This was an interesting study. Anthony Cocciolo conducted his research as a participant observer while consulting in a major art museum, where he was able to observe the relationship between archivists and digital asset managers.
On the surface these two jobs appear to cover much of the same ground. But reality is they serve different but complementary functions and interests. The subjects of the author’s study were often at odds with each other, but it seems to me that they were both needed for different reasons in their organization.
The archivist manages artifacts that are no longer in use. The digital asset manager manages digital objects that still have some monetary value and use. The problems result from the confusion over how these purposes are different.
Most people (me included, until I took an archives class last summer) seem to think that if something is digitized it is preserved. Nothing could be farther from the truth. Dr. Riter used the example of finding a 75 year old box of photographs in a hot dusty attic. They are still in good shape. But finding a 75 year old computer in your hot dusty attic… who can access the files in it?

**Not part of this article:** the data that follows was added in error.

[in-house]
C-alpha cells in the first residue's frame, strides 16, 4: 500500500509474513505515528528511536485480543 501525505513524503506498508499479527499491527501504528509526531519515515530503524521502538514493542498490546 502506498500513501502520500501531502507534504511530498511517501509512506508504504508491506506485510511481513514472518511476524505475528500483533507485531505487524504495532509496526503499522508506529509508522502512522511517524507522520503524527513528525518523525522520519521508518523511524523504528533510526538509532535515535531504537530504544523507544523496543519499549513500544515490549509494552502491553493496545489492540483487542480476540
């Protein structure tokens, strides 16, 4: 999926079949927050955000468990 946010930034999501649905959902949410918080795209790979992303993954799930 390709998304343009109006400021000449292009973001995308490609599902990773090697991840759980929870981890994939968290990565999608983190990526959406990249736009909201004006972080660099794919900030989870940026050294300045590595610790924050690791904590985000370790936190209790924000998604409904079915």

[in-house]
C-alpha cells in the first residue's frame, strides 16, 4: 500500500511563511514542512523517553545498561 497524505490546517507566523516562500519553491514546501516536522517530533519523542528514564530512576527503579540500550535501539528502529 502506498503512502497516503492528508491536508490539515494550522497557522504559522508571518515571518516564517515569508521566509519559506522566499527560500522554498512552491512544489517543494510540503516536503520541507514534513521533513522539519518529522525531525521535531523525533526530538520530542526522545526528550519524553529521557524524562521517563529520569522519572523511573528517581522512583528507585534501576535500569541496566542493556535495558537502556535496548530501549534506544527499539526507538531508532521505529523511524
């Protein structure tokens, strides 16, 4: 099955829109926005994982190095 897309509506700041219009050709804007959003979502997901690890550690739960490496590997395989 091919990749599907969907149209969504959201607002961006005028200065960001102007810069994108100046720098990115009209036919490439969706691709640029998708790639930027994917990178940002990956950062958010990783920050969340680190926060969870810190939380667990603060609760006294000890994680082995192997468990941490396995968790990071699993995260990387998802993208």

The DAM makes it easy to store, find, and use digital files in an organization. But it is not archiving those files. Unless there is a system in place to regularly check for file degradation and update files to new file formats, and save them in multiple locations, those files are not preserved. The average person does not think about those kinds of things. That is what archivists are for. The DAM is there to manage an asset that still has value.